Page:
The list of parents deemed key workers in the fight against coronavirus is so extensive that schools might struggle to cope with the volume of children still attending despite closures, leaders have warned.
Frontline health and social care staff, people involved in food production and delivery, and utility workers are among a lengthy list of workers classed as “essential” to the Covid-19 response.
Doctors, nurses, police, journalists and teachers themselves are on the list which has been separated into eight categories, including health and social care, education and childcare, key public services, and transport.
Workers involved in food production, processing, distribution, sale and delivery are also included, along with “administrative occupations essential to the effective delivery of the Covid-19 response” in local and national government.
The Department for Education – which has also published new guidance on how grades will be awarded after the cancellation of exams – said children with at least one parent or carer identified as critical workers by the Government could send their children to school if required.
The department said: “If your work is critical to the Covid-19 response, or you work in one of the critical sectors listed below, and you cannot keep your child safe at home, then your children will be prioritised for education provision.”
But concerns have been raised around the ability of schools operating with a smaller staff to cope with the number of children who might fall into the listed categories.
And parents have been warned the provision will more likely be childcare than an educational one.
Geoff Barton, general secretary of the Association of School and College Leaders, warned parents they must not assume Monday will be “business as usual”.
Urging parents to keep their children at home “if at all possible”, he said: “The key worker list is extensive and schools will not be able to cope with the number of children who could potentially arrive on Monday morning.
“Schools will endeavour to do their best to provide continuity of learning for all children whether at home or in school, but the provision in school is likely to be more akin to childcare than a normal timetable.”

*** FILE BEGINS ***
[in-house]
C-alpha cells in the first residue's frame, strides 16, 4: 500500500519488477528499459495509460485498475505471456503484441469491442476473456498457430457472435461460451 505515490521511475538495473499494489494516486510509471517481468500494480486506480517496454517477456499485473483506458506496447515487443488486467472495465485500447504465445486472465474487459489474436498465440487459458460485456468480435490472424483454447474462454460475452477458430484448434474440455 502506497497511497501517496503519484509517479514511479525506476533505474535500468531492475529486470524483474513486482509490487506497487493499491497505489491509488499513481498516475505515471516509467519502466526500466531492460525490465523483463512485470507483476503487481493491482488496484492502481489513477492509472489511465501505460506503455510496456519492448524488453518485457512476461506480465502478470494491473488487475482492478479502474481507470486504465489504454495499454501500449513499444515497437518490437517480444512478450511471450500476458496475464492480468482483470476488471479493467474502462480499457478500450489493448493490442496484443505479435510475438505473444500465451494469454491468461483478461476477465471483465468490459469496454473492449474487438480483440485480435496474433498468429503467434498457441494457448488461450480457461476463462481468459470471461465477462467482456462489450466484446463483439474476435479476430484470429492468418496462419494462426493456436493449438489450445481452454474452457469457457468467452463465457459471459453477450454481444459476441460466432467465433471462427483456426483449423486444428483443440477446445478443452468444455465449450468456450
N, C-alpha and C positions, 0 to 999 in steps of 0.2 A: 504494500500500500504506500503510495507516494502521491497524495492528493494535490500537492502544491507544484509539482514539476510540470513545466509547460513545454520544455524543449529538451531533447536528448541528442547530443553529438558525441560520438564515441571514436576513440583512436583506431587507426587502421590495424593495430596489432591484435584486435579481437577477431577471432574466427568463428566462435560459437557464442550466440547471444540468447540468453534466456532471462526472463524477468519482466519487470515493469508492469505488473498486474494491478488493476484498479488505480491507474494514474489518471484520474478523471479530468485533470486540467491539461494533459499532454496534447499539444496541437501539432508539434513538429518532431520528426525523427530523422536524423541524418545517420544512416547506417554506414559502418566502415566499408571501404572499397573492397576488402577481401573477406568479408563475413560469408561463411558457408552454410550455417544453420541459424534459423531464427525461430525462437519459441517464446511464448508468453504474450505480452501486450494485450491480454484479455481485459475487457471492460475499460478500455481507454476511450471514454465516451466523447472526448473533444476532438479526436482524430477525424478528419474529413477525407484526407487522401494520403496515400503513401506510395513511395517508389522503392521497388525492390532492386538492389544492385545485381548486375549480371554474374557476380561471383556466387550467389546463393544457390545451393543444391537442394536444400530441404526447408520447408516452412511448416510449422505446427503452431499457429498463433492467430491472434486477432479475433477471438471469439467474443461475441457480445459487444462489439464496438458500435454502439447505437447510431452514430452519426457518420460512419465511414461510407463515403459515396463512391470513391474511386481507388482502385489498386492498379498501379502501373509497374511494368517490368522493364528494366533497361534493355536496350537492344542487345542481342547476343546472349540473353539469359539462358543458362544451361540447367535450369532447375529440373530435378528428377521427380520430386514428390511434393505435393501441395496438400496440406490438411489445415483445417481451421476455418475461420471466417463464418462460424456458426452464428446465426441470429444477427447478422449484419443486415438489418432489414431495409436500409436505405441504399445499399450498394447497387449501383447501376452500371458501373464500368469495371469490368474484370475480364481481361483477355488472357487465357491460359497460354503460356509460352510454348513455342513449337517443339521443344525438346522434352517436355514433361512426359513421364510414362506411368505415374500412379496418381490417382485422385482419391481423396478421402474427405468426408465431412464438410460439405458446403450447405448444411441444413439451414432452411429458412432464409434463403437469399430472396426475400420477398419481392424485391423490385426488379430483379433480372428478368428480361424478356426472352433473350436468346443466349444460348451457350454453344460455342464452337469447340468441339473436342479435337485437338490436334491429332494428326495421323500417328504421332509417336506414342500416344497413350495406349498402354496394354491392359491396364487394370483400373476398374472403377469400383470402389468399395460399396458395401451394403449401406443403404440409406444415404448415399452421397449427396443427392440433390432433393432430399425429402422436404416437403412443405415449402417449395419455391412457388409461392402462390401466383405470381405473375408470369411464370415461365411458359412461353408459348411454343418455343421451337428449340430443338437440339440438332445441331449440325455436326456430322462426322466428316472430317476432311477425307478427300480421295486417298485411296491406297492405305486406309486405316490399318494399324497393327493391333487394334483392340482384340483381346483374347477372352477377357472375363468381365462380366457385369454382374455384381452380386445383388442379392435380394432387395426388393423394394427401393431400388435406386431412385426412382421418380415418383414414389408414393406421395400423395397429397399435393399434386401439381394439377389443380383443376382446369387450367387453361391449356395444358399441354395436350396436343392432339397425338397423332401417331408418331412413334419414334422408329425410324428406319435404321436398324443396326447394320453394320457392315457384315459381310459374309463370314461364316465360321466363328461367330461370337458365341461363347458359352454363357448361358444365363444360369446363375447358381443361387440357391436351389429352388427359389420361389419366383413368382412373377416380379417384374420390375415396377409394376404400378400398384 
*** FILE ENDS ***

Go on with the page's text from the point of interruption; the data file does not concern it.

Paul Whiteman, general secretary of the National Association of Head Teachers (NAHT), said continuing to send children to school should be a “last resort, for the minority of key workers, who have no alternative”.
He added: “School leaders have many questions that remain unanswered about how this will work in practice.”
Dr Mary Bousted, joint general secretary of the National Education Union, said if lots of pupils are still attending school it will not help stop the spread of the virus.
She said the list “could result in some schools having the majority of pupils attending”.
She added: “Schools can only accommodate a limited number of children and the fewer children making the journey to school, and the fewer children in educational settings, the lower the risk that the virus can spread.”
The Department for Education said it expected the majority of educational establishments to stay open where required – but recognised it may be “impossible” for small rural schools.
It said when a school is unable to stay open, it would work with local officials to find an alternative setting for pupils, as well as providing transport arrangements.
He said employees should speak to their employers to check whether they should come into work if they are unsure whether they are a key worker.
Meanwhile nursery leaders called for urgent clarity on whether childminders are included on the list, and raised concerns around the financial challenges for nurseries if they have to close.
Many English schools will stop operating on Friday afternoon until further notice, as will nurseries, colleges and childminders.
Special schools are to remain open during the closures.
In Scotland and Wales, all schools will have closed by Friday, and schools in Northern Ireland are due to shut from Monday.
The new guidance states that students should receive their grades by the end of July, and that the approach will see exam boards asking teachers to submit judgments about the grades they think their students would have received.
Health Secretary Gavin Williamson said: “I have asked exam boards to work closely with the teachers who know their pupils best to ensure their hard work and dedication is rewarded and fairly recognised.”